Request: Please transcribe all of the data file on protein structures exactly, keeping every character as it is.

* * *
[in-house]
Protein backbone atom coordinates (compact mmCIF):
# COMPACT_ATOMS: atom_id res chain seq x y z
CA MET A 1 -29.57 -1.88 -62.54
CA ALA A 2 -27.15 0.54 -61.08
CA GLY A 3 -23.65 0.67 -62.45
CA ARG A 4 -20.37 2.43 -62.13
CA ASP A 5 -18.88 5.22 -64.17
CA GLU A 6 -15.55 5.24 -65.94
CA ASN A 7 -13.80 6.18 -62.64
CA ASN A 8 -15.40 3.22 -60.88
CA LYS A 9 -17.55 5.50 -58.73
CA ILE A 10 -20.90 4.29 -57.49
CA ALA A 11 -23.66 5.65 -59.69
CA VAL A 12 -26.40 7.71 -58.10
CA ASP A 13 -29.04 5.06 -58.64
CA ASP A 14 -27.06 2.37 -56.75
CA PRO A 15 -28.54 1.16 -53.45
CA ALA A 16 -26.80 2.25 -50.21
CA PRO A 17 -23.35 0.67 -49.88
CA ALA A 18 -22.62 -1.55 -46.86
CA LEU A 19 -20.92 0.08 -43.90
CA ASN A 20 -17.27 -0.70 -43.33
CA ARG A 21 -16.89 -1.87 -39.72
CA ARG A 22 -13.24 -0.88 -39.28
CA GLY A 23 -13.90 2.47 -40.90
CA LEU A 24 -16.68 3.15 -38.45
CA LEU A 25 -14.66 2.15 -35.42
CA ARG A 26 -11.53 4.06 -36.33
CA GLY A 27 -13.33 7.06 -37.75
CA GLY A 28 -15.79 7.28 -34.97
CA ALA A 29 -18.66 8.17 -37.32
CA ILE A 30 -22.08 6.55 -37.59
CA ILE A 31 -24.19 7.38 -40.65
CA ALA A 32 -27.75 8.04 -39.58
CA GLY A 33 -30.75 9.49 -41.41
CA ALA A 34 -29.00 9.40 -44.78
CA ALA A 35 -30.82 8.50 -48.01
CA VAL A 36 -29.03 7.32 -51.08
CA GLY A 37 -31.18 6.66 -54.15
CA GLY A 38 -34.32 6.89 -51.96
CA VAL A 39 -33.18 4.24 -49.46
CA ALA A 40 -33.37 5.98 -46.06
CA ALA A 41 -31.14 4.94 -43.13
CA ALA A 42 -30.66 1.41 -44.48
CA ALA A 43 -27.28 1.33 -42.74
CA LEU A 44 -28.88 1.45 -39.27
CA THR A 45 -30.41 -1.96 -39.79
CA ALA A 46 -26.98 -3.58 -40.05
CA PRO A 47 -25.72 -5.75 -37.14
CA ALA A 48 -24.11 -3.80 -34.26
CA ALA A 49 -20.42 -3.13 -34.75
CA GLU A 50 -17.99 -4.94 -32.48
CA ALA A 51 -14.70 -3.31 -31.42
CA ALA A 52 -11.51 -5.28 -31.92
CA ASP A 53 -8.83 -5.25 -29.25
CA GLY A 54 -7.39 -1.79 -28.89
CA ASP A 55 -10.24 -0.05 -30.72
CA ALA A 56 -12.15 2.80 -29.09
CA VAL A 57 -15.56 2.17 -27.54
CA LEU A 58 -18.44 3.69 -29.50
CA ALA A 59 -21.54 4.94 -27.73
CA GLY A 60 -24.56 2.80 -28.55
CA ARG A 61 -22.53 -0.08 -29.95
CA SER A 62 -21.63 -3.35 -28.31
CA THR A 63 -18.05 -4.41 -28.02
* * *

[in-house]
Protein backbone atom coordinates (compact mmCIF):
# COMPACT_ATOMS: atom_id res chain seq x y z
CA MET A 1 -29.57 -1.88 -62.54
CA ALA A 2 -27.15 0.54 -61.08
CA GLY A 3 -23.65 0.67 -62.45
CA ARG A 4 -20.37 2.43 -62.13
CA ASP A 5 -18.88 5.22 -64.17
CA GLU A 6 -15.55 5.24 -65.94
CA ASN A 7 -13.80 6.18 -62.64
CA ASN A 8 -15.40 3.22 -60.88
CA LYS A 9 -17.55 5.50 -58.73
CA ILE A 10 -20.90 4.29 -57.49
CA ALA A 11 -23.66 5.65 -59.69
CA VAL A 12 -26.40 7.71 -58.10
CA ASP A 13 -29.04 5.06 -58.64
CA ASP A 14 -27.06 2.37 -56.75
CA PRO A 15 -28.54 1.16 -53.45
CA ALA A 16 -26.80 2.25 -50.21
CA PRO A 17 -23.35 0.67 -49.88
CA ALA A 18 -22.62 -1.55 -46.86
CA LEU A 19 -20.92 0.08 -43.90
CA ASN A 20 -17.27 -0.70 -43.33
CA ARG A 21 -16.89 -1.87 -39.72
CA ARG A 22 -13.24 -0.88 -39.28
CA GLY A 23 -13.90 2.47 -40.90
CA LEU A 24 -16.68 3.15 -38.45
CA LEU A 25 -14.66 2.15 -35.42
CA ARG A 26 -11.53 4.06 -36.33
CA GLY A 27 -13.33 7.06 -37.75
CA GLY A 28 -15.79 7.28 -34.97
CA ALA A 29 -18.66 8.17 -37.32
CA ILE A 30 -22.08 6.55 -37.59
CA ILE A 31 -24.19 7.38 -40.65
CA ALA A 32 -27.75 8.04 -39.58
CA GLY A 33 -30.75 9.49 -41.41
CA ALA A 34 -29.00 9.40 -44.78
CA ALA A 35 -30.82 8.50 -48.01
CA VAL A 36 -29.03 7.32 -51.08
CA GLY A 37 -31.18 6.66 -54.15
CA GLY A 38 -34.32 6.89 -51.96
CA VAL A 39 -33.18 4.24 -49.46
CA ALA A 40 -33.37 5.98 -46.06
CA ALA A 41 -31.14 4.94 -43.13
CA ALA A 42 -30.66 1.41 -44.48
CA ALA A 43 -27.28 1.33 -42.74
CA LEU A 44 -28.88 1.45 -39.27
CA THR A 45 -30.41 -1.96 -39.79
CA ALA A 46 -26.98 -3.58 -40.05
CA PRO A 47 -25.72 -5.75 -37.14
CA ALA A 48 -24.11 -3.80 -34.26
CA ALA A 49 -20.42 -3.13 -34.75
CA GLU A 50 -17.99 -4.94 -32.48
CA ALA A 51 -14.70 -3.31 -31.42
CA ALA A 52 -11.51 -5.28 -31.92
CA ASP A 53 -8.83 -5.25 -29.25
CA GLY A 54 -7.39 -1.79 -28.89
CA ASP A 55 -10.24 -0.05 -30.72
CA ALA A 56 -12.15 2.80 -29.09
CA VAL A 57 -15.56 2.17 -27.54
CA LEU A 58 -18.44 3.69 -29.50
CA ALA A 59 -21.54 4.94 -27.73
CA GLY A 60 -24.56 2.80 -28.55
CA ARG A 61 -22.53 -0.08 -29.95
CA SER A 62 -21.63 -3.35 -28.31
CA THR A 63 -18.05 -4.41 -28.02